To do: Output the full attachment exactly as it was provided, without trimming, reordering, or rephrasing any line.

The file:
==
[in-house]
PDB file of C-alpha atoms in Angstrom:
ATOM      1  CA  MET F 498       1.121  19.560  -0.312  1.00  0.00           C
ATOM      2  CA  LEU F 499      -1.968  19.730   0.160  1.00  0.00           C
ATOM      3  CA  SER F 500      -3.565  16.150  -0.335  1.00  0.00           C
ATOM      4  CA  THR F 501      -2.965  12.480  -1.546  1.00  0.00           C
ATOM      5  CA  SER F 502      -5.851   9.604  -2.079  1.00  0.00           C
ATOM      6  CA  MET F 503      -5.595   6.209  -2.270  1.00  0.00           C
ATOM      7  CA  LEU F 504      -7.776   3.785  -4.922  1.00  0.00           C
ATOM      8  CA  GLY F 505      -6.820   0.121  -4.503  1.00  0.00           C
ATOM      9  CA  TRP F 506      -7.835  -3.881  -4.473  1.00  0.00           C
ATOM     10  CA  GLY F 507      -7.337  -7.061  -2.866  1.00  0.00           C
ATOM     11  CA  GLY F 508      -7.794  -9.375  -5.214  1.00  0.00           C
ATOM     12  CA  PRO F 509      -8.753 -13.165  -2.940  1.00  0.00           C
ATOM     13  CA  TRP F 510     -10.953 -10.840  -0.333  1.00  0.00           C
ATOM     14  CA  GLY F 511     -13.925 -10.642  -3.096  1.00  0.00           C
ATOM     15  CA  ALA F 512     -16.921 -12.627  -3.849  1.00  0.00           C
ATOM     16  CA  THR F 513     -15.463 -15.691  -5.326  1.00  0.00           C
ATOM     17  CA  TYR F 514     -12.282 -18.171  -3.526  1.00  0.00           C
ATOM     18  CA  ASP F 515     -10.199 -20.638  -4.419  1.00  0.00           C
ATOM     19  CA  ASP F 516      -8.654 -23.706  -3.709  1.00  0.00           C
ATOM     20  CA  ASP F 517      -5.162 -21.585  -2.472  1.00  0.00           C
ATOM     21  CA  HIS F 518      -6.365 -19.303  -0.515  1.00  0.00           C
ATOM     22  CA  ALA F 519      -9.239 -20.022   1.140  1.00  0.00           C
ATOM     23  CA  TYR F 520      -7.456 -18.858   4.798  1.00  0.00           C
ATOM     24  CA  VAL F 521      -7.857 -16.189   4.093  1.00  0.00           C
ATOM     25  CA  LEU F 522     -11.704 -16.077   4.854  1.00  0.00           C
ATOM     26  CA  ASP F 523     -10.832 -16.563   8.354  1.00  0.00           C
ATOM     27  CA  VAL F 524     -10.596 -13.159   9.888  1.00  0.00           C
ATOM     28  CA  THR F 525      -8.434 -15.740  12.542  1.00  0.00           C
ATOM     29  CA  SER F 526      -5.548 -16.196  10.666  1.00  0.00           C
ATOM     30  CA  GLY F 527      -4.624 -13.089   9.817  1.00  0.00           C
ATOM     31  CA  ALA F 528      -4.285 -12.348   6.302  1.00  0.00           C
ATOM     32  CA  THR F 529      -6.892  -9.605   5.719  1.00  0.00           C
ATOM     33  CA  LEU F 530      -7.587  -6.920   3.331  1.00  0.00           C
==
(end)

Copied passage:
[in-house]
PDB file of C-alpha atoms in Angstrom:
ATOM      1  CA  MET F 498       1.121  19.560  -0.312  1.00  0.00           C
ATOM      2  CA  LEU F 499      -1.968  19.730   0.160  1.00  0.00           C
ATOM      3  CA  SER F 500      -3.565  16.150  -0.335  1.00  0.00           C
ATOM      4  CA  THR F 501      -2.965  12.480  -1.546  1.00  0.00           C
ATOM      5  CA  SER F 502      -5.851   9.604  -2.079  1.00  0.00           C
ATOM      6  CA  MET F 503      -5.595   6.209  -2.270  1.00  0.00           C
ATOM      7  CA  LEU F 504      -7.776   3.785  -4.922  1.00  0.00           C
ATOM      8  CA  GLY F 505      -6.820   0.121  -4.503  1.00  0.00           C
ATOM      9  CA  TRP F 506      -7.835  -3.881  -4.473  1.00  0.00           C
ATOM     10  CA  GLY F 507      -7.337  -7.061  -2.866  1.00  0.00           C
ATOM     11  CA  GLY F 508      -7.794  -9.375  -5.214  1.00  0.00           C
ATOM     12  CA  PRO F 509      -8.753 -13.165  -2.940  1.00  0.00           C
ATOM     13  CA  TRP F 510     -10.953 -10.840  -0.333  1.00  0.00           C
ATOM     14  CA  GLY F 511     -13.925 -10.642  -3.096  1.00  0.00           C
ATOM     15  CA  ALA F 512     -16.921 -12.627  -3.849  1.00  0.00           C
ATOM     16  CA  THR F 513     -15.463 -15.691  -5.326  1.00  0.00           C
ATOM     17  CA  TYR F 514     -12.282 -18.171  -3.526  1.00  0.00           C
ATOM     18  CA  ASP F 515     -10.199 -20.638  -4.419  1.00  0.00           C
ATOM     19  CA  ASP F 516      -8.654 -23.706  -3.709  1.00  0.00           C
ATOM     20  CA  ASP F 517      -5.162 -21.585  -2.472  1.00  0.00           C
ATOM     21  CA  HIS F 518      -6.365 -19.303  -0.515  1.00  0.00           C
ATOM     22  CA  ALA F 519      -9.239 -20.022   1.140  1.00  0.00           C
ATOM     23  CA  TYR F 520      -7.456 -18.858   4.798  1.00  0.00           C
ATOM     24  CA  VAL F 521      -7.857 -16.189   4.093  1.00  0.00           C
ATOM     25  CA  LEU F 522     -11.704 -16.077   4.854  1.00  0.00           C
ATOM     26  CA  ASP F 523     -10.832 -16.563   8.354  1.00  0.00           C
ATOM     27  CA  VAL F 524     -10.596 -13.159   9.888  1.00  0.00           C
ATOM     28  CA  THR F 525      -8.434 -15.740  12.542  1.00  0.00           C
ATOM     29  CA  SER F 526      -5.548 -16.196  10.666  1.00  0.00           C
ATOM     30  CA  GLY F 527      -4.624 -13.089   9.817  1.00  0.00           C
ATOM     31  CA  ALA F 528      -4.285 -12.348   6.302  1.00  0.00           C
ATOM     32  CA  THR F 529      -6.892  -9.605   5.719  1.00  0.00           C
ATOM     33  CA  LEU F 530      -7.587  -6.920   3.331  1.00  0.00           C